Mental health advocates and county officials say Gov. Jerry Brown’s (D) proposal to shift authority and funding for mental health services from Sacramento to the 58 counties could be a good thing — as long as the new responsibilities come with enough money to keep programs afloat.
There appears to be some doubt about that.
“The difficulty in this realignment proposal is going to be determining how to keep revenues and expenses in balance in the long term,” said Kelly Brooks, legislative representative for health and human services at the California State Association of Counties.
“We need to figure out how to put some protections around the money so that revenues and service levels are somewhat aligned so that we don’t see revenues decline and caseloads grow. We need to build in some protections, and we need to do it fairly quickly.”
Rusty Selix, executive director and legislative advocate of the Mental Health Association in California and the California Council of Community Mental Health Agencies, said there’s a lot to like about Brown’s proposal, but only if financial details can be ironed out.
“Conceptually, we like it,” Selix said. “It fixes problems in the old realignment of 1991, and those fixes will be welcome in the counties. But you don’t get something for nothing and there are some potential problems. There are a whole bunch of moving parts that have to get nailed down.”
Realignment, and Who Pays for It
One of the cornerstones of Brown’s budget proposal is a multipronged realignment that would move authority, responsibility and funding for several services from the state level to the county level. Fire protection services, court security, parole programs and other services would move from state to county jurisdiction. Part of the proposal includes turning responsibility for several mental health services over to the counties. Brown proposes to shift $861 million in Proposition 63 funds from the state general fund to counties to pay for the new responsibilities — but only for one year. Prop. 63 –Â written by then Assembly member Darrell Steinberg (now president pro tempore of the California Senate) and Selix — levied an additional 1% tax on incomes of $1 million or more to provide money for mental health programs.
Under Brown’s proposal, after the one-time use of Prop. 63 money, funding for these programs would come from … well, that’s part of the problem.
Brown’s proposal says: “beginning in 2012-13, these programs, as well as community mental health services currently funded with 1991 realignment funds, will be funded through the proposed revenue source.”
The proposed revenue source is Brown’s plan to raise about $12 billion a year over the next five years by convincing voters to extend current temporary tax rates approved in 2009 and due to expire in July. Brown’s budget plan depends on voters approving a five-year extension of the higher rates in June. But first he has to convince Republican legislators to put the issue on the ballot. Both are “iffy” propositions, and county officials are wary.
“In a normal year, I’m fairly sure we would be hesitant to take on federal entitlement programs that come with all the requirements and little flexibility,” Brooks said. “But because this is such a dire budget situation, we have to wonder how these programs would fare if they remain in the general fund. That’s a bleak alternative,” Brooks said.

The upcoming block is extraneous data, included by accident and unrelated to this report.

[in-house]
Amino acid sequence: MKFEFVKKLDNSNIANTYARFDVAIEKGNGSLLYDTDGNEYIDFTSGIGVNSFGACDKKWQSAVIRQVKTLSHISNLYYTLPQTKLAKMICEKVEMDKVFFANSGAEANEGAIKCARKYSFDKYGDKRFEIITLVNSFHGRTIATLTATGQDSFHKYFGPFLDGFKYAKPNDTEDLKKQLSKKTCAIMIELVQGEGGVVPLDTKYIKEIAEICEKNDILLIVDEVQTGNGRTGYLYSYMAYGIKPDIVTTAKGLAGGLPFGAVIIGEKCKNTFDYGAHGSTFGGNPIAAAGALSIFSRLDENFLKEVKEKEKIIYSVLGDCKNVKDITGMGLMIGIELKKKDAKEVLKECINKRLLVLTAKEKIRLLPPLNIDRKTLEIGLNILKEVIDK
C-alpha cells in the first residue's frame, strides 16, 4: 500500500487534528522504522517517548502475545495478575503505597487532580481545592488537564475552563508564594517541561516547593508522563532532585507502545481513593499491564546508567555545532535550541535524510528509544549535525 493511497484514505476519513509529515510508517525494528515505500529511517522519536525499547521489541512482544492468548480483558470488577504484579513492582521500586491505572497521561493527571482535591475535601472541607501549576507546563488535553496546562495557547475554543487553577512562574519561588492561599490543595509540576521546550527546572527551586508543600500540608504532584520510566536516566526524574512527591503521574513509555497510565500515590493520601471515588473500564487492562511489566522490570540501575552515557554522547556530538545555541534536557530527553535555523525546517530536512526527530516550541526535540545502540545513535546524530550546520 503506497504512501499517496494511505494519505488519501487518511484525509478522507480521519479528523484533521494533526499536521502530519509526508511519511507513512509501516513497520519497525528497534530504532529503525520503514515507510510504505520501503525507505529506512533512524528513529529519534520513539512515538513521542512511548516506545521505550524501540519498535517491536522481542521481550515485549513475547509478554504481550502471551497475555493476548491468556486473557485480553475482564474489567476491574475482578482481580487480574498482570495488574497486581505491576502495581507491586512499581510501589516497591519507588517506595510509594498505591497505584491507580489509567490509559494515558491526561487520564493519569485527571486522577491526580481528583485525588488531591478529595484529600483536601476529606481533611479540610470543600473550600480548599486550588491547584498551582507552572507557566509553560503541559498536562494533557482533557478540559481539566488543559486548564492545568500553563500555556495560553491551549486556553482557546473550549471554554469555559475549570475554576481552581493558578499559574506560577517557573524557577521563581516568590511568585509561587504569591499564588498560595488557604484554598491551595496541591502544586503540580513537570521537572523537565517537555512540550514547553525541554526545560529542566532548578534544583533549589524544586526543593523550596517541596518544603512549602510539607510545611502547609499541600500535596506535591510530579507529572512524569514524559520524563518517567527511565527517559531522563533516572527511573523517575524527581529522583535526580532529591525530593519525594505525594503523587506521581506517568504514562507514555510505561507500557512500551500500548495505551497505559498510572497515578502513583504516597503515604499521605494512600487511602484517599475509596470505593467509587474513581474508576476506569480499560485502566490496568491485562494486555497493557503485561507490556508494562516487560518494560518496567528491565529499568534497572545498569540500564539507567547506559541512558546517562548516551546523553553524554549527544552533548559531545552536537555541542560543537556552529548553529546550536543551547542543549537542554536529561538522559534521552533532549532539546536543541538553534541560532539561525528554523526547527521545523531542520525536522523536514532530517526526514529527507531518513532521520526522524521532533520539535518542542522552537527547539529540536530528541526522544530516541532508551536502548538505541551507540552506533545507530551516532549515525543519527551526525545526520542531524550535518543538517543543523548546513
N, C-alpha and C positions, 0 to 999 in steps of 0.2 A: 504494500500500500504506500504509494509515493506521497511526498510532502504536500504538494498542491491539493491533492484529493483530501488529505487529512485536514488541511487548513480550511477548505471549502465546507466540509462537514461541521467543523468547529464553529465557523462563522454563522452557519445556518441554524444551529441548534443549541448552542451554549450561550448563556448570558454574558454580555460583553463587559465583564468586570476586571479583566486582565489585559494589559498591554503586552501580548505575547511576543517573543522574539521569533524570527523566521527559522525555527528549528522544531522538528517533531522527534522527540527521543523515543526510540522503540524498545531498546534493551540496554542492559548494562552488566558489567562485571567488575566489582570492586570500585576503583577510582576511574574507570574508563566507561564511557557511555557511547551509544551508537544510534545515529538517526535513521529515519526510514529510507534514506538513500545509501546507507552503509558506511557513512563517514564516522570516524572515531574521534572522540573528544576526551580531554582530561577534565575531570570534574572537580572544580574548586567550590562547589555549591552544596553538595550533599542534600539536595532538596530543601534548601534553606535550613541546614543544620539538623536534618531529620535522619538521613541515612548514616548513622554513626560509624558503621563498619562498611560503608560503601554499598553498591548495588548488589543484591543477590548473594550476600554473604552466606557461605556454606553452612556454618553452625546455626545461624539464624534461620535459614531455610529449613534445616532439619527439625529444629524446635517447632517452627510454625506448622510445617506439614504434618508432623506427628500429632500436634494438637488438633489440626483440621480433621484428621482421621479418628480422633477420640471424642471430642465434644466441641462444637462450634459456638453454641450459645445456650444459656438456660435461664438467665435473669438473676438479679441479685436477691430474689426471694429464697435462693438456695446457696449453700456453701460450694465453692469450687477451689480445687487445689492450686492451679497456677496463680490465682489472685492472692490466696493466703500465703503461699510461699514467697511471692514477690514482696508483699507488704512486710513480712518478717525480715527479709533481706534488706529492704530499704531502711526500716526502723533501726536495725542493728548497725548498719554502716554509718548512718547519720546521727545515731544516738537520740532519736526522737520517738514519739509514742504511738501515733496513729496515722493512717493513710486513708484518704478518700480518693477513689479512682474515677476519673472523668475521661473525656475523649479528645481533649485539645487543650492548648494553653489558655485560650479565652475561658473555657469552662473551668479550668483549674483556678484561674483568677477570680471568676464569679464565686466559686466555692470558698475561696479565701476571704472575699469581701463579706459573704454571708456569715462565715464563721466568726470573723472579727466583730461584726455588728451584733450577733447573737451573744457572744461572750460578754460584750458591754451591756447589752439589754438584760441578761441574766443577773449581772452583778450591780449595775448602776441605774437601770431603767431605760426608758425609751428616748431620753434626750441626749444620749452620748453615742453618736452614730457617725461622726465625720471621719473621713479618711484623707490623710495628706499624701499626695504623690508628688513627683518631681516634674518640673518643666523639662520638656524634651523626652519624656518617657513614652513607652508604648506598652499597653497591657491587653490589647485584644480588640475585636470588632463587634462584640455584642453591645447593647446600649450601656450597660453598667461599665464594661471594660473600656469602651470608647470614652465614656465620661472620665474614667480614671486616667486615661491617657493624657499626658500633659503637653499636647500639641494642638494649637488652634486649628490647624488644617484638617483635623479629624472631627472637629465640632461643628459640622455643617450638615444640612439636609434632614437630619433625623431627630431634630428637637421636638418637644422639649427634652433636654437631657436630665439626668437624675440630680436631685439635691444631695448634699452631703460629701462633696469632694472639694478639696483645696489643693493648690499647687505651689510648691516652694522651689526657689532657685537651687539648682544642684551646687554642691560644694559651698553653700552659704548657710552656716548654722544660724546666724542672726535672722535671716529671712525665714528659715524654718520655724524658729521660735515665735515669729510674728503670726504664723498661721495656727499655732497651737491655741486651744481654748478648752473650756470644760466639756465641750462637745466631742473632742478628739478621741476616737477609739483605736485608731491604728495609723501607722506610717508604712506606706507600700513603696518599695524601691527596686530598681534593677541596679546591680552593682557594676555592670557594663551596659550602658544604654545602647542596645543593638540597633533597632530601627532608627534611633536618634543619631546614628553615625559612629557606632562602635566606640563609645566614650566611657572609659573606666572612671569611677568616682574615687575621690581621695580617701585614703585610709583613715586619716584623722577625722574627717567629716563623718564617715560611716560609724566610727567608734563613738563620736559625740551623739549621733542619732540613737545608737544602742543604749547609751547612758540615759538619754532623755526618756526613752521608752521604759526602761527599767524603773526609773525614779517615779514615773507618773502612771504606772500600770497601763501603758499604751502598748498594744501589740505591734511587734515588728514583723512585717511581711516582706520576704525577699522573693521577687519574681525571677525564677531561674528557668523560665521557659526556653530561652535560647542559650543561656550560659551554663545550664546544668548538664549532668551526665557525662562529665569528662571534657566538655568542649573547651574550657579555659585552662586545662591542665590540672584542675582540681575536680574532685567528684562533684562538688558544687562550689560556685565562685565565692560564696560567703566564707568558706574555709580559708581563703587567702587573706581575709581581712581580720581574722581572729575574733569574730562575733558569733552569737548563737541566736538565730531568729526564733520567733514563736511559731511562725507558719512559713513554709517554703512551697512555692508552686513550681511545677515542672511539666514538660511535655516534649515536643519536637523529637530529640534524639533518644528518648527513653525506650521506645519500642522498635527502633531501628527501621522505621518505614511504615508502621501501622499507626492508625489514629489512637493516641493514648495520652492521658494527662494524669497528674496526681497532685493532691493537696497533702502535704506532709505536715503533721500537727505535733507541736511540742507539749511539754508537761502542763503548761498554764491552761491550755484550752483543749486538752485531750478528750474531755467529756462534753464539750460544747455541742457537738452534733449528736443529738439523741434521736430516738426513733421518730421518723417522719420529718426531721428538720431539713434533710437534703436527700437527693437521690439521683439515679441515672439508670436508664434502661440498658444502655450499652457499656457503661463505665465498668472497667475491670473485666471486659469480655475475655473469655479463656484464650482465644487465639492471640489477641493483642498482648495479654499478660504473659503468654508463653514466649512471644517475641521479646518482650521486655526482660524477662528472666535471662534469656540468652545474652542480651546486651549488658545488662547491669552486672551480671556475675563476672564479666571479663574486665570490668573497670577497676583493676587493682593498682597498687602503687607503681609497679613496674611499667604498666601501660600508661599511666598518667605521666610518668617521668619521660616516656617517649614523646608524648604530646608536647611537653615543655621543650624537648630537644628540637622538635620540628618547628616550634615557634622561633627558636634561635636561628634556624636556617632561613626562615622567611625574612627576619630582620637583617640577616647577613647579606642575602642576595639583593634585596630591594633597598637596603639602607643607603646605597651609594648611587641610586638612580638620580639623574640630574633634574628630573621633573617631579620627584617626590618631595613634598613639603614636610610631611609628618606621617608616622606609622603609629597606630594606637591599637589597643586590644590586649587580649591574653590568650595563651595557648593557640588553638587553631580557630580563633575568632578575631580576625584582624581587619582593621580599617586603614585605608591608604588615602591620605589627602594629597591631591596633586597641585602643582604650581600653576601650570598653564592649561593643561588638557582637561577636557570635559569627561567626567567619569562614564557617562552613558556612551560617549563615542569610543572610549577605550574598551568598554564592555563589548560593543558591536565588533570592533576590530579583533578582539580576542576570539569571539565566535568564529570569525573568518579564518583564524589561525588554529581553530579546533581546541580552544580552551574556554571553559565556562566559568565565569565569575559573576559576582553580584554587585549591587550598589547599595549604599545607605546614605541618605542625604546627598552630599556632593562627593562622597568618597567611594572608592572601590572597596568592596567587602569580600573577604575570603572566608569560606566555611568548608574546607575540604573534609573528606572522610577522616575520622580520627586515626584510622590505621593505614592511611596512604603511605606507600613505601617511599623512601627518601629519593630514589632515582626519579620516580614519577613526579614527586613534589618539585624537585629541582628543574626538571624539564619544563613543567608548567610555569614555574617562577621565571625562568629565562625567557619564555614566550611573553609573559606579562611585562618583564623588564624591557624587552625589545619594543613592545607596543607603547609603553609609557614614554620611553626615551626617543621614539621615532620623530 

Services Shifting Away From General Fund
Most of California’s government-connected mental health services already are administered by counties as a result of a 1991 shift of responsibilities and funding from Prop. 63. The state kept oversight of three programs and paid for them out of the general fund:
- The Early and Periodic Screening, Diagnosis and Treatment Program, a mandated Medicaid offering designed to improve the health of low-income childrenÂ younger thanÂ age 21;
- Managed care mental health services, including psychiatric inpatient and outpatient services, through county mental health plans; and
- State-mandated mental health services for special education students provided in individual education plans through county mental health services.
Brown’s proposal says: “Beginning in 2011-12, these three programs would be funded with Mental Health Services Act (Proposition 63) funds rather than General Fund, resulting in savings of $861 million.”
In addition to mental health programs, the governor proposes to transfer Adult Protective Services to counties. The APS program, currently overseen by the state Department of Social Services, provides services to functionally impaired Californians ages 65 and older who are victims of abuse, neglect or exploitation.
‘Structurally Sound, but …’
In a California Council of Community Mental Health Agencies position paper, Selix said:
“The realignment proposal is structurally sound, but without several essential modifications, it is financially inadequate to meet the standard set forth in Proposition 63 of being consistent with the measure and furthering its intent and purposes. Without several changes, the proposal will have an additional adverse mental health funding impact which would violate Proposition 63 (besides diverting $861 million in funds).”
Neither Selix nor Brooks said the problems in Brown’s proposal are insurmountable, but the timing may be tricky. In order to get the tax rate language on the ballot, the details of the governor’s budget plans need to be spelled out by the end of February.
“The timeline is very aggressive,” Brooks said. “There’s a lot to do in a short period of time. We are not going to be at a level of detail to know what an individual county is going to get for a particular program. We need to work on the big picture first,” Brooks said.
“All the problems don’t need to be fixed by March 1, so that isn’t a hard and fast deadline,” Selix said. “But the more details we can work out in the next three weeks, the better.”